At flood-damaged Petitcodiac school, the empathy of Fredericton students overwhelms

When Gary Gallant, principal of Devon Middle School in Fredericton, read about the recent flood at Petitcodiac Regional School, he knew he had to do something to help.

Devon Middle School, which flooded 3 years ago, now raising money after flood at Petitcodiac Regional School

Ewen Cameron, the principal of Petitcodiac Regional School, which recently flooded, has been deeply touched by the offer of support from Devon Middle School in Fredericton. (CBC)

When Gary Gallant, principal of Devon Middle School in Fredericton, read about the recent flood at Petitcodiac Regional School, he knew he had to do something to help.

A frozen water pipe ruptured at the Petitcodiac school for kindergarten to Grade 12 on Jan. 5, causing more than 30,000 litres to flood the building, damaging six classrooms and destroying 1,000 library books.

Gallant said he had a feeling of déjà vu.

"To be honest I had a bit of a sick feeling … because just three short years ago — almost to the day in fact — we experienced the very same thing,"

Devon Middle School lost its library in a similar flood, and Gallant said staff and students quickly rallied to come up with a fundraiser to help Petitcodiac Regional School.

"We want to pitch in a little bit and to show our empathy and just bond together because we're all in this together," Gallant said.

Devon Middle School principal Gary Gallant said he wanted to do something to help Petitcodiac Regional School as soon as he heard about the recent flood. (CBC)

Monday is "Hat Day" at Devon Middle School,  and the Fredericton students will make a donation to their fellow students in Petitcodiac in exchange for wearing a hat to school.

"We're all doing the same thing — working with our children — and we wanted to make sure they had the opportunity in some small way to get back to normal," said Gallant.

Petitcodiac 'overwhelmed' by gesture

Ewen Cameron, principal of Petitcodiac Regional School, said the email from Gallant on Thursday came at the perfect time.

"It came at a time yesterday when we were just kind of settling in — first day back with students and we finally had a chance to breathe and ... it really touched a lot of us," Cameron said.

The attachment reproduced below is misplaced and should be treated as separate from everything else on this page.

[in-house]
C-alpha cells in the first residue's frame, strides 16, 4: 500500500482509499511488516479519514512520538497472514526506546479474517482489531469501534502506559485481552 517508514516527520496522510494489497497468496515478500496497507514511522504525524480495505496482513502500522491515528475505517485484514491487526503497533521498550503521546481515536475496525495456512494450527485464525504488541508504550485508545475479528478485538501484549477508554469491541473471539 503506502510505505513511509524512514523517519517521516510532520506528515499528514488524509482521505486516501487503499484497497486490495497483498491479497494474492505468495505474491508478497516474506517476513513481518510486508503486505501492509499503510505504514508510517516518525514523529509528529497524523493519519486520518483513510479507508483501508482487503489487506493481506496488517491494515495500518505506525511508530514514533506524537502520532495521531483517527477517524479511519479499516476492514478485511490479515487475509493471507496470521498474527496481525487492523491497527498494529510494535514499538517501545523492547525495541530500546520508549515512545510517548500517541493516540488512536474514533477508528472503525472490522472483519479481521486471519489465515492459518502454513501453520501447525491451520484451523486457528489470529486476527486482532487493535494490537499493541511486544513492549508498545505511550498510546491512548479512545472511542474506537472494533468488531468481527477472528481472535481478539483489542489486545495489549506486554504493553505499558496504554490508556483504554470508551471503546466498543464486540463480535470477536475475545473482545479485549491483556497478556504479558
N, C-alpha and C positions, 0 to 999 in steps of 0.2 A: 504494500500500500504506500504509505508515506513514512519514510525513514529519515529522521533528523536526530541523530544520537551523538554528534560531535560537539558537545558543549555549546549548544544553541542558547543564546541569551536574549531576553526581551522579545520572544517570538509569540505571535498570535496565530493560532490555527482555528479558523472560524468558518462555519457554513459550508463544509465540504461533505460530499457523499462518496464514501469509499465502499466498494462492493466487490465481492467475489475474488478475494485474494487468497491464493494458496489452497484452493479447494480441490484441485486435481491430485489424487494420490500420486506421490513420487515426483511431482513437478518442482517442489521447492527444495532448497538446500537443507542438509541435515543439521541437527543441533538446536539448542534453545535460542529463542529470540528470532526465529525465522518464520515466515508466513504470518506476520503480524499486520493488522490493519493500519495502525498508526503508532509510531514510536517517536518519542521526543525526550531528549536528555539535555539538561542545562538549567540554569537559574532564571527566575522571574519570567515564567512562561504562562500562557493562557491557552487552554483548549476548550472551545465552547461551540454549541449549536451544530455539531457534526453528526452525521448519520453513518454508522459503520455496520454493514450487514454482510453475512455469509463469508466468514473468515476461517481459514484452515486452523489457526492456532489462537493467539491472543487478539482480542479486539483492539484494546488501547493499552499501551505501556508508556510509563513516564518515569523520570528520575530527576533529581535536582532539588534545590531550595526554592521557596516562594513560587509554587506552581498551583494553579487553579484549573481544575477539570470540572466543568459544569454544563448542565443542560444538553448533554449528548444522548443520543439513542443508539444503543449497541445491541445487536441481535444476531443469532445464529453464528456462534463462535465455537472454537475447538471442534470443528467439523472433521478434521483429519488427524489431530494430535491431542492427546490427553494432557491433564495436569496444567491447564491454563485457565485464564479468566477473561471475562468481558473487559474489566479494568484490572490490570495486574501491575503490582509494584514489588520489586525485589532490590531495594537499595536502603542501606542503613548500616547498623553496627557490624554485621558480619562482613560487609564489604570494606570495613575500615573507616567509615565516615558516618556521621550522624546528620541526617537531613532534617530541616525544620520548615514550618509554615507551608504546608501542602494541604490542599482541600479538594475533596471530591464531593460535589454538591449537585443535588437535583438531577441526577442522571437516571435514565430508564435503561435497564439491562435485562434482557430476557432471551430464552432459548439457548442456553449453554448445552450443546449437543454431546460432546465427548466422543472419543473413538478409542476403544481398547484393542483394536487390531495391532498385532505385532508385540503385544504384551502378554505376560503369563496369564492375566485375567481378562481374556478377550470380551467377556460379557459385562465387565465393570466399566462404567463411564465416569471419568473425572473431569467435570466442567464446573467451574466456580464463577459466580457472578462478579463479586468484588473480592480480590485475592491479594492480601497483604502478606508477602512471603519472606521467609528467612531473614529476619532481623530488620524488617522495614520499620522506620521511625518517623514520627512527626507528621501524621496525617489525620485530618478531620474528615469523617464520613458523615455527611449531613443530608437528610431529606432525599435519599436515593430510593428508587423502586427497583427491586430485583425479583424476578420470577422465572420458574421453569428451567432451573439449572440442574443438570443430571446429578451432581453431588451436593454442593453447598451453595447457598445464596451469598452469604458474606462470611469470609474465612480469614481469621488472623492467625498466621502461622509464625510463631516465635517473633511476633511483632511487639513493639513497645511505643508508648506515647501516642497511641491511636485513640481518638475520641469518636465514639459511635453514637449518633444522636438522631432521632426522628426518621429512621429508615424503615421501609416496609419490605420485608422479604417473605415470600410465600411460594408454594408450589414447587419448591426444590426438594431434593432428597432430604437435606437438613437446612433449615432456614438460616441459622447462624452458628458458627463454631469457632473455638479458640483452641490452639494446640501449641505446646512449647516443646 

"One colleague came up to me and said, 'I don't usually get emotional but I've had a lump in my throat every since reading this.'" 

He said parents and people in Petitcodiac are doing all they can to help the school rebuild, but it meant a lot to get an offer of support from outside of their community.

More than 1,000 books were destroyed the flood at the Petitcodiac school caused by a frozen pipe.

"The significance of this gesture by Mr. Gallant is a bit overwhelming because these are total strangers who have really no connection with our school but now, we see how they are connected and it's really struck a nerve with our staff."

'Expect the unexpected in a positive way'

Gallant said it has been a good opportunity to remind students about empathy.

"Out of all this pain and suffering we've been experiencing at Petitcodiac Regional School something very good has come out of it this week," Cameron said.

Gallant said his best piece of advice for Cameron is not to get discouraged.

"When we were at our lowest point — our library was completely gutted to the studs — and we had people that were just travelling through from the United States on vacation and they heard about what was happening on the news. They dropped in and they gave us a cheque of significance just to help out.

Comedian helps too

"So expect the unexpected in a positive way and realize that you're not alone and to know that it is going to take time."

All students at Petitcodiac Regional School are now back in class. Cameron expects they will be out of the six damaged classrooms for at least six weeks.

The graduating class at Petitcodiac is holding a fundraiser on Thursday with comedian Jimmy Flynn.

"He said he had a pair of rubber boots he was going to wear because of the flood," Cameron said, laughing. "I said, 'Jimmy I don't think you have to wear them now.'"

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